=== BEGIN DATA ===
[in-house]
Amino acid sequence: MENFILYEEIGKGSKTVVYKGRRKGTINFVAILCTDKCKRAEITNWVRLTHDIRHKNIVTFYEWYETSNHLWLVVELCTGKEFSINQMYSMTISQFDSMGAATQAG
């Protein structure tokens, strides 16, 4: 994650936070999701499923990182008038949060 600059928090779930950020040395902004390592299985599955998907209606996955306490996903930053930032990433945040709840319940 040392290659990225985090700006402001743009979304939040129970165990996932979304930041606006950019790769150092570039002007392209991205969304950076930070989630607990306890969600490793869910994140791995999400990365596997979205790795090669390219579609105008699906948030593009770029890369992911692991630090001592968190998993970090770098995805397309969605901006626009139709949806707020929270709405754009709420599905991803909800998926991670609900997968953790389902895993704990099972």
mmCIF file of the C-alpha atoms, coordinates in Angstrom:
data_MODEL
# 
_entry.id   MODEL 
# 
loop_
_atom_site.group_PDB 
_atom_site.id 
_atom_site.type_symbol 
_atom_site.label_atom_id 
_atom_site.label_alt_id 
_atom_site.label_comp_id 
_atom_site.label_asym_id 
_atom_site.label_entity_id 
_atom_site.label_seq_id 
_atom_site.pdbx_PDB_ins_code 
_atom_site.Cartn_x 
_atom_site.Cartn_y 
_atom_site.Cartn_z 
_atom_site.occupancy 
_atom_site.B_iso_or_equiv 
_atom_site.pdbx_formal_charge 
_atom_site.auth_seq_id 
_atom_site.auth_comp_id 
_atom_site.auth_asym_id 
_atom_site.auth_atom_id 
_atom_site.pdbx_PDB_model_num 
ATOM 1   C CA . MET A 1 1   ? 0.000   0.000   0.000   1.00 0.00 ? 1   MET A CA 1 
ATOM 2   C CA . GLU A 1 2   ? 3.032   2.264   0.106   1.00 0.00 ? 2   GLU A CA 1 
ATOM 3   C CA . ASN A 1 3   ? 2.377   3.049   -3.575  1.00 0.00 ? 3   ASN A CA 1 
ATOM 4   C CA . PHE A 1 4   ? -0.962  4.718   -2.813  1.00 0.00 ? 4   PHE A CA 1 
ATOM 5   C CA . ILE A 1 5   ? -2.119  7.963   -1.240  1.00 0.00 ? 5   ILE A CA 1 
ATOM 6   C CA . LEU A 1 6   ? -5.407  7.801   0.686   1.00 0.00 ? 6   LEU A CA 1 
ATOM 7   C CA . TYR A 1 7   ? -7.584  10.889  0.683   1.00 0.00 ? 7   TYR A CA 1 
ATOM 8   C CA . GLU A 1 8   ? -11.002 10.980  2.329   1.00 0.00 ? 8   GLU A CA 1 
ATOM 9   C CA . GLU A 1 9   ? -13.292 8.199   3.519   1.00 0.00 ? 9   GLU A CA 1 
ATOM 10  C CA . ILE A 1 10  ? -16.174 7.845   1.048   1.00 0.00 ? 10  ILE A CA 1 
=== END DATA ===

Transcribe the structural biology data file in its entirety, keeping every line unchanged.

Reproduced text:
[in-house]
Amino acid sequence: MENFILYEEIGKGSKTVVYKGRRKGTINFVAILCTDKCKRAEITNWVRLTHDIRHKNIVTFYEWYETSNHLWLVVELCTGKEFSINQMYSMTISQFDSMGAATQAG
């Protein structure tokens, strides 16, 4: 994650936070999701499923990182008038949060 600059928090779930950020040395902004390592299985599955998907209606996955306490996903930053930032990433945040709840319940 040392290659990225985090700006402001743009979304939040129970165990996932979304930041606006950019790769150092570039002007392209991205969304950076930070989630607990306890969600490793869910994140791995999400990365596997979205790795090669390219579609105008699906948030593009770029890369992911692991630090001592968190998993970090770098995805397309969605901006626009139709949806707020929270709405754009709420599905991803909800998926991670609900997968953790389902895993704990099972």
mmCIF file of the C-alpha atoms, coordinates in Angstrom:
data_MODEL
# 
_entry.id   MODEL 
# 
loop_
_atom_site.group_PDB 
_atom_site.id 
_atom_site.type_symbol 
_atom_site.label_atom_id 
_atom_site.label_alt_id 
_atom_site.label_comp_id 
_atom_site.label_asym_id 
_atom_site.label_entity_id 
_atom_site.label_seq_id 
_atom_site.pdbx_PDB_ins_code 
_atom_site.Cartn_x 
_atom_site.Cartn_y 
_atom_site.Cartn_z 
_atom_site.occupancy 
_atom_site.B_iso_or_equiv 
_atom_site.pdbx_formal_charge 
_atom_site.auth_seq_id 
_atom_site.auth_comp_id 
_atom_site.auth_asym_id 
_atom_site.auth_atom_id 
_atom_site.pdbx_PDB_model_num 
ATOM 1   C CA . MET A 1 1   ? 0.000   0.000   0.000   1.00 0.00 ? 1   MET A CA 1 
ATOM 2   C CA . GLU A 1 2   ? 3.032   2.264   0.106   1.00 0.00 ? 2   GLU A CA 1 
ATOM 3   C CA . ASN A 1 3   ? 2.377   3.049   -3.575  1.00 0.00 ? 3   ASN A CA 1 
ATOM 4   C CA . PHE A 1 4   ? -0.962  4.718   -2.813  1.00 0.00 ? 4   PHE A CA 1 
ATOM 5   C CA . ILE A 1 5   ? -2.119  7.963   -1.240  1.00 0.00 ? 5   ILE A CA 1 
ATOM 6   C CA . LEU A 1 6   ? -5.407  7.801   0.686   1.00 0.00 ? 6   LEU A CA 1 
ATOM 7   C CA . TYR A 1 7   ? -7.584  10.889  0.683   1.00 0.00 ? 7   TYR A CA 1 
ATOM 8   C CA . GLU A 1 8   ? -11.002 10.980  2.329   1.00 0.00 ? 8   GLU A CA 1 
ATOM 9   C CA . GLU A 1 9   ? -13.292 8.199   3.519   1.00 0.00 ? 9   GLU A CA 1 
ATOM 10  C CA . ILE A 1 10  ? -16.174 7.845   1.048   1.00 0.00 ? 10  ILE A CA 1 